(Mid-Major) Legends of the NCAA Tournament: Ali Farokhmanesh

To get you ready for March Madness, STACK is bringing back some of the biggest stories of tournaments past. Today, we bring you Ali Farokhmanesh.

Ali Farokhmanesh

In honor of every underdog team looking to knock off a top seed in this year's NCAA tournament, we tracked down players who came from obscurity to pull off a stunning upset—and then, usually, returned to obscurity. Here we speak with Ali Farokmanesh, guard for the 2010 Northern Iowa team that beat No. 1 seeded Kansas. 

You'll remember Ali Farokhmanesh by one memorable sentence shouted in disbelief:


These words came flying out of the mouth of CBS commentator Dan Bonner as Farokhmanesh's final three-pointer splashed through the net. Leading by one with 38 seconds left, Farokhmanesh found himself alone behind the arc with the ball in his hands. Instead of running down the clock, Farokhmanesh went straight for the kill, lobbing a 21-footer that plunged the final dagger into the Jayhawks' hearts.

The shot sealed Northern Iowa's biggest tournament win and secured Farokhmanesh's spot in Panther folklore. Northern Iowa's hot streak ended the following week against Michigan State.

The 5'10" Farokhmanesh went undrafted in the 2010 NBA Draft, and he eventually signed on with a team based in Switzerland. He currently plays in Austria for WBC Raiffeisen Wels, where he's averaging 14 points per game and—perhaps unsurprisingly—leading his team in three point attempts.

What follows is his recollection from the 2010 tournament, along with what his life has been like since.

"We got screwed on the seed [#9]. But we looked at it as an opportunity."

"It wasn't like we were completely off the radar. Throughout the better part of the season, we were ranked in the top 25. And we'd been in the tournament the year before [Northern Iowa lost to Purdue in the first round of the 2009 Tournament]. We were just in shock the first time around. The second time around we knew what to expect."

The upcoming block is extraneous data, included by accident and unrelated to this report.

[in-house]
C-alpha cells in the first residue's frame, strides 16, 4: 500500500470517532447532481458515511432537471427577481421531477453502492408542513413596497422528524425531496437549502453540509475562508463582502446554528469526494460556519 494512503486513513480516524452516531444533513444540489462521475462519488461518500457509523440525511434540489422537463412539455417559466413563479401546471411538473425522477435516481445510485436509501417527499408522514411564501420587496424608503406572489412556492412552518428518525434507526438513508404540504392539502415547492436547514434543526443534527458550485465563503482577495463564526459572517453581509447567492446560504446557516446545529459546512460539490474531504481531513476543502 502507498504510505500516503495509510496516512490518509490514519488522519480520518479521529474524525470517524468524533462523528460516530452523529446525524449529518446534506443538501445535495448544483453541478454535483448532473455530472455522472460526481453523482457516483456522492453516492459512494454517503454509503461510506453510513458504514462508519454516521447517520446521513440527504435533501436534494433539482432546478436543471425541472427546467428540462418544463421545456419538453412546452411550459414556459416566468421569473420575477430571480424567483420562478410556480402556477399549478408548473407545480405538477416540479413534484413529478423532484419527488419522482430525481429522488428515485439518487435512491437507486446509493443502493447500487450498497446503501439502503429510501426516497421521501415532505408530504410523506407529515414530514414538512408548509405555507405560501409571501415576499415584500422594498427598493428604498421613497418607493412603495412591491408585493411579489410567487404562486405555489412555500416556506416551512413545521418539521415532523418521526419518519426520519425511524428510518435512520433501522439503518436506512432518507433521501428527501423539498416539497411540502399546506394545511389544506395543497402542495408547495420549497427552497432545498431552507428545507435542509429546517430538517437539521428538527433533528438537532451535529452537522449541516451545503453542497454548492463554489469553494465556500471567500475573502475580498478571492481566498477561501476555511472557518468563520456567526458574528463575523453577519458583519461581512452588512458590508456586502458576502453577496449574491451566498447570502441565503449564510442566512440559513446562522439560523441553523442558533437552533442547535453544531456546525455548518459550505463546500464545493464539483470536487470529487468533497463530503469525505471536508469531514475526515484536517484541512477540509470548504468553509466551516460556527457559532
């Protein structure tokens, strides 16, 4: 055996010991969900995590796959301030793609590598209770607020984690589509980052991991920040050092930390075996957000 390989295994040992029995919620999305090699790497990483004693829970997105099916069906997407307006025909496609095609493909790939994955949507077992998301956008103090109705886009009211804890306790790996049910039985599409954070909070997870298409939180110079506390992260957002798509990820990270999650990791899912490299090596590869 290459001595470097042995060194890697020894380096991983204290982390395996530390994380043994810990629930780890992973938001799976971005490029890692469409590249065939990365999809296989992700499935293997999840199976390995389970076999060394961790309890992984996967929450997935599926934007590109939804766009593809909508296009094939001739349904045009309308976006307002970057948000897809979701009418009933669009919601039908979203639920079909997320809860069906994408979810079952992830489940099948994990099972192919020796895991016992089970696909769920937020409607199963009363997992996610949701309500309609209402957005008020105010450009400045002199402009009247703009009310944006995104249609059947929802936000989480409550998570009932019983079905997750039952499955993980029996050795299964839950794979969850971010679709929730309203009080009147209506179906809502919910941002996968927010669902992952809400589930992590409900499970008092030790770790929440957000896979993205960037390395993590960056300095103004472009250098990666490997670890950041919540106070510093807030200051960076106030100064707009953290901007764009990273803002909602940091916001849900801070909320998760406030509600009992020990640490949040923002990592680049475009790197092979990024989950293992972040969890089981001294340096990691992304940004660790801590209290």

"I'd be lying if I said that when I stepped on the court against Kansas, I didn't look down to the other side of the court. We respected the names on their jerseys, we'd seen them on ESPN growing up. At a mid-major school you work so hard to reach that point. That's when I felt like, OK I made it, I belong here now."

"People remember that shot, but go down the list and so many guys made plays in that game. Jake Koch taking that charge.  Adam [Koch, Jake's brother] made some of the biggest plays of that game. We had a lot of things go right for us."

"I don't think anyone could have prepared us for the media afterwards. It was one of the wildest experiences of my life."

"The whole run you had people from Iowa who weren't necessarily even UNI fans that were excited for you. That was my favorite part of it."

"Playing overseas has been a once-in-a-lifetime experience. Seven years ago I wanted to quit [Editor's note: Despite a stellar high school career, Farokhmanesh was not offered a scholarship at any college and played two years of junior college ball before signing with Northern Iowa.] Now I'm making a living playing basketball, and I'm seeing the world at the same time. It's beyond my imagination."

"I don't know how much longer I'll be here. I don't know if I'd be here if I hadn't went to UNI and had success in the NCAA tournament. It's been one hell of a ride."

Check out the first entry in our series: (Mid-Major) Legends of the NCAA Tournament: Clinton Ransey.

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